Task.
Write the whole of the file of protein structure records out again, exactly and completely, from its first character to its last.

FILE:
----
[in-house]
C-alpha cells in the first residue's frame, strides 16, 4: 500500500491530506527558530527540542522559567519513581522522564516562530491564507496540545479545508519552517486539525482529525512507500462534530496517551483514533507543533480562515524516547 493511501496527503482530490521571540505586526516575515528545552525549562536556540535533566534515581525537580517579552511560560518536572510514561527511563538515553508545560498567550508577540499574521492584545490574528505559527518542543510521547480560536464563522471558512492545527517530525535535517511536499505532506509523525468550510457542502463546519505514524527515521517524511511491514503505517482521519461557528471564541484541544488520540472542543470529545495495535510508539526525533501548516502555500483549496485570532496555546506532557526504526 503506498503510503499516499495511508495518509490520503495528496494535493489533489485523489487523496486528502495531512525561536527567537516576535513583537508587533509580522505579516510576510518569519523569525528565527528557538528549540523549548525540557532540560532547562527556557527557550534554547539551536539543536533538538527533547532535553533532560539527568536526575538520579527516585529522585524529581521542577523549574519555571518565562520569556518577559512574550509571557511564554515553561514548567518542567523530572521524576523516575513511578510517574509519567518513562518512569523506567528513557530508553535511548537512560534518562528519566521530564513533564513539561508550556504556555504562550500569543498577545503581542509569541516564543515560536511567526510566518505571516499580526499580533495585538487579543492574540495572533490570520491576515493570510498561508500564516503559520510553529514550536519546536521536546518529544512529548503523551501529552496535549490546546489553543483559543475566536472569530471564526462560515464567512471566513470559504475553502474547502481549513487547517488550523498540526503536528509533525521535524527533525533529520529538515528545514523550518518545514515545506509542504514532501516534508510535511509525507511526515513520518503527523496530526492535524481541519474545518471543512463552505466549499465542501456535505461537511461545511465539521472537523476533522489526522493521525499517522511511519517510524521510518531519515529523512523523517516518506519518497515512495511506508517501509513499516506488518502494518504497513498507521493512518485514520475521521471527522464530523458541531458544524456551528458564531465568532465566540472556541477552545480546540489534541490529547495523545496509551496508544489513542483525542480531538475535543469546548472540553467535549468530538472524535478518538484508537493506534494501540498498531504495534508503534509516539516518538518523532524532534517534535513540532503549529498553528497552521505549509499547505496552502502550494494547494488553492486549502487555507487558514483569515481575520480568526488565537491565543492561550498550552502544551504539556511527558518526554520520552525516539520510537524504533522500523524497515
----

[in-house]
C-alpha cells in the first residue's frame, strides 16, 4: 500500500491530506527558530527540542522559567519513581522522564516562530491564507496540545479545508519552517486539525482529525512507500462534530496517551483514533507543533480562515524516547 493511501496527503482530490521571540505586526516575515528545552525549562536556540535533566534515581525537580517579552511560560518536572510514561527511563538515553508545560498567550508577540499574521492584545490574528505559527518542543510521547480560536464563522471558512492545527517530525535535517511536499505532506509523525468550510457542502463546519505514524527515521517524511511491514503505517482521519461557528471564541484541544488520540472542543470529545495495535510508539526525533501548516502555500483549496485570532496555546506532557526504526 503506498503510503499516499495511508495518509490520503495528496494535493489533489485523489487523496486528502495531512525561536527567537516576535513583537508587533509580522505579516510576510518569519523569525528565527528557538528549540523549548525540557532540560532547562527556557527557550534554547539551536539543536533538538527533547532535553533532560539527568536526575538520579527516585529522585524529581521542577523549574519555571518565562520569556518577559512574550509571557511564554515553561514548567518542567523530572521524576523516575513511578510517574509519567518513562518512569523506567528513557530508553535511548537512560534518562528519566521530564513533564513539561508550556504556555504562550500569543498577545503581542509569541516564543515560536511567526510566518505571516499580526499580533495585538487579543492574540495572533490570520491576515493570510498561508500564516503559520510553529514550536519546536521536546518529544512529548503523551501529552496535549490546546489553543483559543475566536472569530471564526462560515464567512471566513470559504475553502474547502481549513487547517488550523498540526503536528509533525521535524527533525533529520529538515528545514523550518518545514515545506509542504514532501516534508510535511509525507511526515513520518503527523496530526492535524481541519474545518471543512463552505466549499465542501456535505461537511461545511465539521472537523476533522489526522493521525499517522511511519517510524521510518531519515529523512523523517516518506519518497515512495511506508517501509513499516506488518502494518504497513498507521493512518485514520475521521471527522464530523458541531458544524456551528458564531465568532465566540472556541477552545480546540489534541490529547495523545496509551496508544489513542483525542480531538475535543469546548472540553467535549468530538472524535478518538484508537493506534494501540498498531504495534508503534509516539516518538518523532524532534517534535513540532503549529498553528497552521505549509499547505496552502502550494494547494488553492486549502487555507487558514483569515481575520480568526488565537491565543492561550498550552502544551504539556511527558518526554520520552525516539520510537524504533522500523524497515